Robert John obituary

Other lives: Pioneer of the use of type-2 fuzzy sets in computational intelligence through his research at De Montfort University

My friend Robert John, professor of computer science at the University of Nottingham, who has died of liver cancer aged 64, pioneered the use of “type-2 fuzzy sets” in computational intelligence, to establish ways of reasoning algorithmically about linguistic concepts that involve uncertainty – something humans are good at, but computers are not.

In the 1990s, while Rob (as he was known to family, though called Bob by work colleagues) was working at De Montfort University, he became involved in research into solving a community transport scheduling problem using fuzzy logic. Working from the foundations laid by Prof Lotfi Zadeh, Rob, through his PhD in 2000 and subsequent work with Prof Jerry Mendel and others, developed the mathematical techniques to use type-2 fuzzy sets. Two papers on type-2 and interval type-2 that he wrote with Mendel are among the most frequently cited and influential in the world on the topic.

Rob was a founder member in 1995 of the Centre for Computational Intelligence at De Montfort and led its growth through the 2000s, established his reputation in the Institute of Electrical and Electronics Engineers’ conferences and in journals on fuzzy logic, and was promoted over time to deputy dean. In 2013 he joined the University of Nottingham as professor of operational research and computer science, and remained there until his diagnosis last year.

Rob was born in Hounslow, Middlesex (now west London), to Veronica (nee Halls), a secretarial supervisor, and David, an insurance claims inspector. They moved to Worthing in West Sussex when he was five. His father was a keen sportsman who introduced Rob to football and cricket, and he continued to play the latter into his 50s.

After A-levels at Worthing technical high school, Rob spent a year on a scholarship in North Carolina in the US. After returning to the UK he studied mathematics at Leicester Polytechnic (now De Montfort University), graduating with a first in 1979. He started training as an actuary, gained an MSc in statistics at the University of Manchester Institute of Science and Technology (Umist) in 1981, then worked in research at British Gas in Fulham, south-west London.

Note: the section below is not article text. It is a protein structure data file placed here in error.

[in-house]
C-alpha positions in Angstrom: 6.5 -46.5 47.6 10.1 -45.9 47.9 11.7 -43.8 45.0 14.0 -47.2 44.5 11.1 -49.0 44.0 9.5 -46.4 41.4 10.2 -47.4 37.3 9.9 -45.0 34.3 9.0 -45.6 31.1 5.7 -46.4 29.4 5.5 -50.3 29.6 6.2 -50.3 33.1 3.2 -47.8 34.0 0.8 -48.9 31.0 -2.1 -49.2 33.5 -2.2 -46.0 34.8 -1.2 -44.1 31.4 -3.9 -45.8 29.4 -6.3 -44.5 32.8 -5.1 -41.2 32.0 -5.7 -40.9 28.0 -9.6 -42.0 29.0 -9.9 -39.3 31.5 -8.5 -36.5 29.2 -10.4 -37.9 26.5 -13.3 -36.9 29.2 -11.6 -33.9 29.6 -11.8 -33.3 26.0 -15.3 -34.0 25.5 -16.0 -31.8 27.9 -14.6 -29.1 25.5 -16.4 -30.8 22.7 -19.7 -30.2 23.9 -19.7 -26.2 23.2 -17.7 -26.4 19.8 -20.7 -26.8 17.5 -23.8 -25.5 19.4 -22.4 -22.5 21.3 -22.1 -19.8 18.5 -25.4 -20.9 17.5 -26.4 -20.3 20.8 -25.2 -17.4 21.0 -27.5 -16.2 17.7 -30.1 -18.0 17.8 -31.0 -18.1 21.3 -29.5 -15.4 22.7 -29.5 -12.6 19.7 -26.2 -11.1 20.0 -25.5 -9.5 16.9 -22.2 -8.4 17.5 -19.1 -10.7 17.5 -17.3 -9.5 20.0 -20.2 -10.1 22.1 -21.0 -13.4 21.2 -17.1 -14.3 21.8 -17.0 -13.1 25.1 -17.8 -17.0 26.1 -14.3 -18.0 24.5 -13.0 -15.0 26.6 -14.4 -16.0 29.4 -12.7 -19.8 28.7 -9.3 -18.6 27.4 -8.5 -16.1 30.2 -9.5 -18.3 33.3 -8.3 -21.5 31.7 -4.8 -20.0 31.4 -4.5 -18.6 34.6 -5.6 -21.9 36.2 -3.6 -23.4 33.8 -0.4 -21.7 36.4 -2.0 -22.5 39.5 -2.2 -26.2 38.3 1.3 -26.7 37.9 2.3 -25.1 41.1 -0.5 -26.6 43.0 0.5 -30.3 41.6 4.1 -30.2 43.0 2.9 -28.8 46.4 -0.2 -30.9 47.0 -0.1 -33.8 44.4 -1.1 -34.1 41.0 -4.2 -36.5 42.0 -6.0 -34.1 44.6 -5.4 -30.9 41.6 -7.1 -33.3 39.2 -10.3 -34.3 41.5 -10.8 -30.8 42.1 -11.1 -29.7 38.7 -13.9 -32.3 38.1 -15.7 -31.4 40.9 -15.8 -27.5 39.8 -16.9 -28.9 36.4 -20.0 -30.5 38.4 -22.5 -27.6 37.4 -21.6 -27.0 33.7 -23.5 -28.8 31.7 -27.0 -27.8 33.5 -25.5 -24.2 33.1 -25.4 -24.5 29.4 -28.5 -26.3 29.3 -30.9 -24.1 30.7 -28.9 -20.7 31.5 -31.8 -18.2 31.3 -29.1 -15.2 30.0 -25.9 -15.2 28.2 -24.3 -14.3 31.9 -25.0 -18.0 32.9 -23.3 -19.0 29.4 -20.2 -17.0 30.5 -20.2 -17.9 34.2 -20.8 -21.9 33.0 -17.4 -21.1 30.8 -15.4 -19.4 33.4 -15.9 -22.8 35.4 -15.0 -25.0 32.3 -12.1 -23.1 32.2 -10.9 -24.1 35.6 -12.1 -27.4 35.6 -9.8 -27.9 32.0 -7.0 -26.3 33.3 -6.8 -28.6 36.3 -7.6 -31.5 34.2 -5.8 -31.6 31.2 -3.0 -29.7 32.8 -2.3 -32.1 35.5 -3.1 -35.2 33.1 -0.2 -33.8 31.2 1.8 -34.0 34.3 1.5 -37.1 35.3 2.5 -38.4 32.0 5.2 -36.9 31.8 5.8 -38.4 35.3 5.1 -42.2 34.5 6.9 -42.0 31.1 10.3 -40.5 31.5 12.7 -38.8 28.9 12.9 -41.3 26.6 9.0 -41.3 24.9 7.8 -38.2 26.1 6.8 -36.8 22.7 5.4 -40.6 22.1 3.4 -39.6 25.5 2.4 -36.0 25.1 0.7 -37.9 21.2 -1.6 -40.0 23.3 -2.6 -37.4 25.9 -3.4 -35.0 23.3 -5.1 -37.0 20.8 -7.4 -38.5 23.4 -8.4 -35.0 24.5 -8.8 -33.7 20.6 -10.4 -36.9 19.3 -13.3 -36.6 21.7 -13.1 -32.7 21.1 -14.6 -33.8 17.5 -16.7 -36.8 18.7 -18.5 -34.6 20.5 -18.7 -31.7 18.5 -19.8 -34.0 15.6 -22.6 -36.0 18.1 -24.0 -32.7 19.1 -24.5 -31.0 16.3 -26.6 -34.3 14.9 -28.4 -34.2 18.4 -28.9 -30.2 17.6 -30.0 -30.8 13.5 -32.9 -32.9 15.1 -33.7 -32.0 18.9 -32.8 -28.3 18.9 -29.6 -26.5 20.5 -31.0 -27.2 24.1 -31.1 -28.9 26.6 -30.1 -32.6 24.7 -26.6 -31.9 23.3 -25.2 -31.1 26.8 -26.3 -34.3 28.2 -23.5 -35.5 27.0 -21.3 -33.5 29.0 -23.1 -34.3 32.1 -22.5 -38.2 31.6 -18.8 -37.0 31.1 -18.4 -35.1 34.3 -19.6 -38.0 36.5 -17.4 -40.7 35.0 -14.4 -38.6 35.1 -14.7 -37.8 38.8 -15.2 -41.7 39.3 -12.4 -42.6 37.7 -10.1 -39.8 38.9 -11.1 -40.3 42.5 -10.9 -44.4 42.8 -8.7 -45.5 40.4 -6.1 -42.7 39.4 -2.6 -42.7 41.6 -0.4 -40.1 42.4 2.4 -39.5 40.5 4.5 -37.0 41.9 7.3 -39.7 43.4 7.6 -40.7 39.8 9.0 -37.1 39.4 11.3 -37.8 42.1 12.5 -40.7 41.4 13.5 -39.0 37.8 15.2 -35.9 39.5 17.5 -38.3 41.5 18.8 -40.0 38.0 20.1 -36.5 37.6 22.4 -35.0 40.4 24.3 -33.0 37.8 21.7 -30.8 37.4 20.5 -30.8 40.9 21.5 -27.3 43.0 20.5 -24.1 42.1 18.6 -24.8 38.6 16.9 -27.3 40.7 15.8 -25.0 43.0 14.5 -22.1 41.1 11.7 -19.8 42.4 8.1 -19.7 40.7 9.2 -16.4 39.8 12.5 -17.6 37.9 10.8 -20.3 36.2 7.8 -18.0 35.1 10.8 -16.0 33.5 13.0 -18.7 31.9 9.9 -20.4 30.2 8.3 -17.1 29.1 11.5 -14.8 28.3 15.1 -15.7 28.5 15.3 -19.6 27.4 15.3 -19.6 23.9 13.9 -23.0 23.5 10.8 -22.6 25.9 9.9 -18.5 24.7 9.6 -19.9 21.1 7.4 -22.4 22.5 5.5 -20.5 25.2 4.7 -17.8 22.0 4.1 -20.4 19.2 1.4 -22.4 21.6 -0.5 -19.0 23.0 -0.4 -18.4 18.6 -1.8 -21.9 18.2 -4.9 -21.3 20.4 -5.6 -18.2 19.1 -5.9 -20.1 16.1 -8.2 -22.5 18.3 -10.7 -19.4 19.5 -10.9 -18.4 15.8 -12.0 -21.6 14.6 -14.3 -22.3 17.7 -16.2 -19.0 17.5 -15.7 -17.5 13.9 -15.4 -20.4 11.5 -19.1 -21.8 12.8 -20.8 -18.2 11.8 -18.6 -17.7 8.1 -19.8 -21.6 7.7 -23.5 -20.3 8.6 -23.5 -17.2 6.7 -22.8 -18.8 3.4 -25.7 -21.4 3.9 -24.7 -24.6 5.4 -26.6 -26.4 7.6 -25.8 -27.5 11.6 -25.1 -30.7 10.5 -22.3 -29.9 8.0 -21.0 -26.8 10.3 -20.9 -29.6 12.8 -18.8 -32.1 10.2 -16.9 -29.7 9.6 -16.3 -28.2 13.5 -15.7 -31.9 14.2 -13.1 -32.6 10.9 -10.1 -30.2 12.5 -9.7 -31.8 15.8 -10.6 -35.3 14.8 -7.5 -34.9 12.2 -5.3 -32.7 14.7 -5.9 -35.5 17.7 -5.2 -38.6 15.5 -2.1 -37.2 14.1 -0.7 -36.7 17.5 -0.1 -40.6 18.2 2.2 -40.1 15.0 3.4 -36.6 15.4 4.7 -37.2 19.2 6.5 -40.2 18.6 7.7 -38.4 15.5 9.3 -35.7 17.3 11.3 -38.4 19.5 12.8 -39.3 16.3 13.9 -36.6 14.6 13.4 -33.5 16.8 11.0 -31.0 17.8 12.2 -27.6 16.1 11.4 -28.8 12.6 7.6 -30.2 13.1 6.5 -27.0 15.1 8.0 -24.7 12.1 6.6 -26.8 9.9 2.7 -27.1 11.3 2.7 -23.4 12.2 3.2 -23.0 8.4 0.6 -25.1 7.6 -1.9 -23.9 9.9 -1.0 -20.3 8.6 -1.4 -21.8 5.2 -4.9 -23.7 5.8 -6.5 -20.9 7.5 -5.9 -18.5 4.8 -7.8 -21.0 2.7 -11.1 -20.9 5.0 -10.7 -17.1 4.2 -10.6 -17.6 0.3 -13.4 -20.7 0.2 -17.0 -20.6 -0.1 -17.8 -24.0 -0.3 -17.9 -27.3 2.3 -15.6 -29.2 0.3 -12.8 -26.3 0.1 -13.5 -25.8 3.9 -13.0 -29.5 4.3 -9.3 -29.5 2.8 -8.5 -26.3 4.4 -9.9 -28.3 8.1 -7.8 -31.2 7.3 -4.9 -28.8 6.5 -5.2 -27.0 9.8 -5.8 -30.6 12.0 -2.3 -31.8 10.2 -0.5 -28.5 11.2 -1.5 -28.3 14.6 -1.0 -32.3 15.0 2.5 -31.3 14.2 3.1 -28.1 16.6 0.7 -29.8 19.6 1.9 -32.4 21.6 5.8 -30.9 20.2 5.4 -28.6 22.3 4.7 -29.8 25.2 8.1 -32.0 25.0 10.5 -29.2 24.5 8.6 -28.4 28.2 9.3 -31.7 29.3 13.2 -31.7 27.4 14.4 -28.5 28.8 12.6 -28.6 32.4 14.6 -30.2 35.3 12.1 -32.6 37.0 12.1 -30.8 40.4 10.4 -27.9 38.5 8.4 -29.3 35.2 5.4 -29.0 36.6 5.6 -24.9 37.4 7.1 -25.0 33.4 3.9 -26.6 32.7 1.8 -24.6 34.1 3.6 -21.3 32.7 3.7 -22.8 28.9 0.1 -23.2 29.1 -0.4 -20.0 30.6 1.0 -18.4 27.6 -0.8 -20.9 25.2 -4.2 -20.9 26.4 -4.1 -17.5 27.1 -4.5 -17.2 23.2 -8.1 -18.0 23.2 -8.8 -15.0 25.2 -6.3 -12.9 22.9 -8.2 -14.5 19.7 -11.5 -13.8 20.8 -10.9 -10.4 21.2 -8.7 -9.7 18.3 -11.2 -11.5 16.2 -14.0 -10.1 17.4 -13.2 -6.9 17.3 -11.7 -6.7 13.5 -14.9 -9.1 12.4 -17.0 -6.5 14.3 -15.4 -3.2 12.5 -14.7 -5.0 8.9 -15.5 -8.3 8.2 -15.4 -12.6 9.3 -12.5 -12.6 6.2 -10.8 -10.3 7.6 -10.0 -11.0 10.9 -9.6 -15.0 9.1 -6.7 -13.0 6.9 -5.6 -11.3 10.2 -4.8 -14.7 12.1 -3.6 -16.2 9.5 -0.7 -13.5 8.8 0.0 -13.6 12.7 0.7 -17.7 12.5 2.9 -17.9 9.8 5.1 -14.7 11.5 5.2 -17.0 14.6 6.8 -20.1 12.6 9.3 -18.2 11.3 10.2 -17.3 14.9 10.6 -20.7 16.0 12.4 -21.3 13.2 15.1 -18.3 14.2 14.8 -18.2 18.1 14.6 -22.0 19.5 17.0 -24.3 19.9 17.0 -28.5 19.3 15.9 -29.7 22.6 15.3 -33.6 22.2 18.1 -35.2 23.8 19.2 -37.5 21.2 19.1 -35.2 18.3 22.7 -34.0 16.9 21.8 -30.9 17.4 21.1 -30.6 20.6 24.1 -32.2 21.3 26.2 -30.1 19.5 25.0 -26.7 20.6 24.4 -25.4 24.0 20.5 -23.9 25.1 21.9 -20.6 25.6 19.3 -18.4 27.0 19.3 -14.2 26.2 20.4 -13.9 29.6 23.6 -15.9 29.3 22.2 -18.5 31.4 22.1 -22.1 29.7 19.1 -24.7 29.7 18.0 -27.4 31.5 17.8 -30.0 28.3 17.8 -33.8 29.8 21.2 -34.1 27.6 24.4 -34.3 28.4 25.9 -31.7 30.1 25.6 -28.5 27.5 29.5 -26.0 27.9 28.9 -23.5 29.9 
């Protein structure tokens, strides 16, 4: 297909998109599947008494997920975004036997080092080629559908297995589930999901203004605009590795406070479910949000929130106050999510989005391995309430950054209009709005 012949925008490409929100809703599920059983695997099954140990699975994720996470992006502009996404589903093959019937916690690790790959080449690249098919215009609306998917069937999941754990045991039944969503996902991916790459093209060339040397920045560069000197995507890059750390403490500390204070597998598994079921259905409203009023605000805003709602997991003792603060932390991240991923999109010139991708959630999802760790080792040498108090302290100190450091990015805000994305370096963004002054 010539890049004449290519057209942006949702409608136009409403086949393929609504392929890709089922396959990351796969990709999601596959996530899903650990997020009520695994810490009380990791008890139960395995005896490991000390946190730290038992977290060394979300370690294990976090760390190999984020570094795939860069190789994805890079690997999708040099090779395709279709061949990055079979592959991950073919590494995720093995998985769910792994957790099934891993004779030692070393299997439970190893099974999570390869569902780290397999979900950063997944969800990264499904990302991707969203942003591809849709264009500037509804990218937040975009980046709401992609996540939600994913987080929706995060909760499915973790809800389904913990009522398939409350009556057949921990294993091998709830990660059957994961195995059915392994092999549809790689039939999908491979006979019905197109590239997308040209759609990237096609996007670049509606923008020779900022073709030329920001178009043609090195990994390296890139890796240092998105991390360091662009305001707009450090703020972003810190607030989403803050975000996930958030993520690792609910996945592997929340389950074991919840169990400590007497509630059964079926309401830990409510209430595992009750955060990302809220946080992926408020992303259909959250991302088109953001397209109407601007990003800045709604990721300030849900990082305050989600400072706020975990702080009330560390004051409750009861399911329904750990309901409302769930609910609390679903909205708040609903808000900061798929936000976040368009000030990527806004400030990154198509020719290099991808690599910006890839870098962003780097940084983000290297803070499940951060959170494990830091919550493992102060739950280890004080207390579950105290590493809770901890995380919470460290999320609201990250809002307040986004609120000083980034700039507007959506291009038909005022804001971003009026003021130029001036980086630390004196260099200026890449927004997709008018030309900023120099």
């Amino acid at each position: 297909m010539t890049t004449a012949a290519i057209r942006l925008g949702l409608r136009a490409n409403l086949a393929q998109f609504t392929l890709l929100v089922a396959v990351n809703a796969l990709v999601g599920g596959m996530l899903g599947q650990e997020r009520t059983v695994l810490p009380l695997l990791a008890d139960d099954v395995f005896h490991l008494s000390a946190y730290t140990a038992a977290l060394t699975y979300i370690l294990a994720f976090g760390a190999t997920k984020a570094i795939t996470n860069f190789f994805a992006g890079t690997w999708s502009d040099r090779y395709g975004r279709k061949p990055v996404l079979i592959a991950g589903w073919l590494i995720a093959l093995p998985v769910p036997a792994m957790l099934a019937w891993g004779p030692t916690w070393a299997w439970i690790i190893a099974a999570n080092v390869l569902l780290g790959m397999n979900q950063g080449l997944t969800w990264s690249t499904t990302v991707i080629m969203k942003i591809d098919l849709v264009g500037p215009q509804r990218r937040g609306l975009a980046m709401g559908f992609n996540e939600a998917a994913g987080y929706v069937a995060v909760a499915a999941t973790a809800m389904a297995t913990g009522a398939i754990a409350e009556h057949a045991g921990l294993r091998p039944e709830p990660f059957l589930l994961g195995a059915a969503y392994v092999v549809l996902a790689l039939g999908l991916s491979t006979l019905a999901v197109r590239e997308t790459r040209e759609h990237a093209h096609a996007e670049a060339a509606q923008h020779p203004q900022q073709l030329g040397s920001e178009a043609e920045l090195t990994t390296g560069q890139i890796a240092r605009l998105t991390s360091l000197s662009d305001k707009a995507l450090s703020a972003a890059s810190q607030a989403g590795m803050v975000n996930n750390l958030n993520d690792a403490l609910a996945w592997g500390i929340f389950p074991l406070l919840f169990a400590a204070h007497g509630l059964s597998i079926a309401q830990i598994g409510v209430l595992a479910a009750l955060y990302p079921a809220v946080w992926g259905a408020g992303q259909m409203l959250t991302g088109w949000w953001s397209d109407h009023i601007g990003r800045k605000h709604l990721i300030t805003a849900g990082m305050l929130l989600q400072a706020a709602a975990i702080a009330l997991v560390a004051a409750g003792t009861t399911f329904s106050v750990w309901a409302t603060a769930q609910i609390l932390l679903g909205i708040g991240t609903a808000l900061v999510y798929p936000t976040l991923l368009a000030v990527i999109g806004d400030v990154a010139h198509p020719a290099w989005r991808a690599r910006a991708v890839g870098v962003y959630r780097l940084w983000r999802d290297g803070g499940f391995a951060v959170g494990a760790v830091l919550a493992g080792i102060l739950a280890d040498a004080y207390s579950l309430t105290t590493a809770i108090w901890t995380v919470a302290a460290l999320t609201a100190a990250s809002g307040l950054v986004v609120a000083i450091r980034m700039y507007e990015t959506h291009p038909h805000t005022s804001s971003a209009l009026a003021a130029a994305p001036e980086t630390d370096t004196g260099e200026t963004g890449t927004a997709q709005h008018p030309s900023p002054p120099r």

While living in London he met Sylvia Prosser, a patients’ employment officer at Tooting Bec hospital, and they married in 1985 and settled in Tooting. Rob worked in Camberley, Surrey, before setting up his own AI company in the City. Looking for an escape from the stresses of living and working in London, in 1989 Rob started lecturing in mathematics at Leicester Polytechnic. In 1991 he and Sylvia had a son, Gareth. Aged two and a half, Gareth got meningitis, and Rob spent much of his time helping him to develop his strength and hand-eye coordination after the illness.

Rob was passionate about politics and sport: a committed socialist, he supported the miners’ strike and the anti-poll tax campaign. He became a school governor and, following Gareth’s involvement in basketball, coached junior teams in Leicester and Birmingham in the 2000s. He had recently taken up photography.

He is survived by Sylvia and Gareth, and by his brother, Tony.

Simon Bennett

The GuardianTramp

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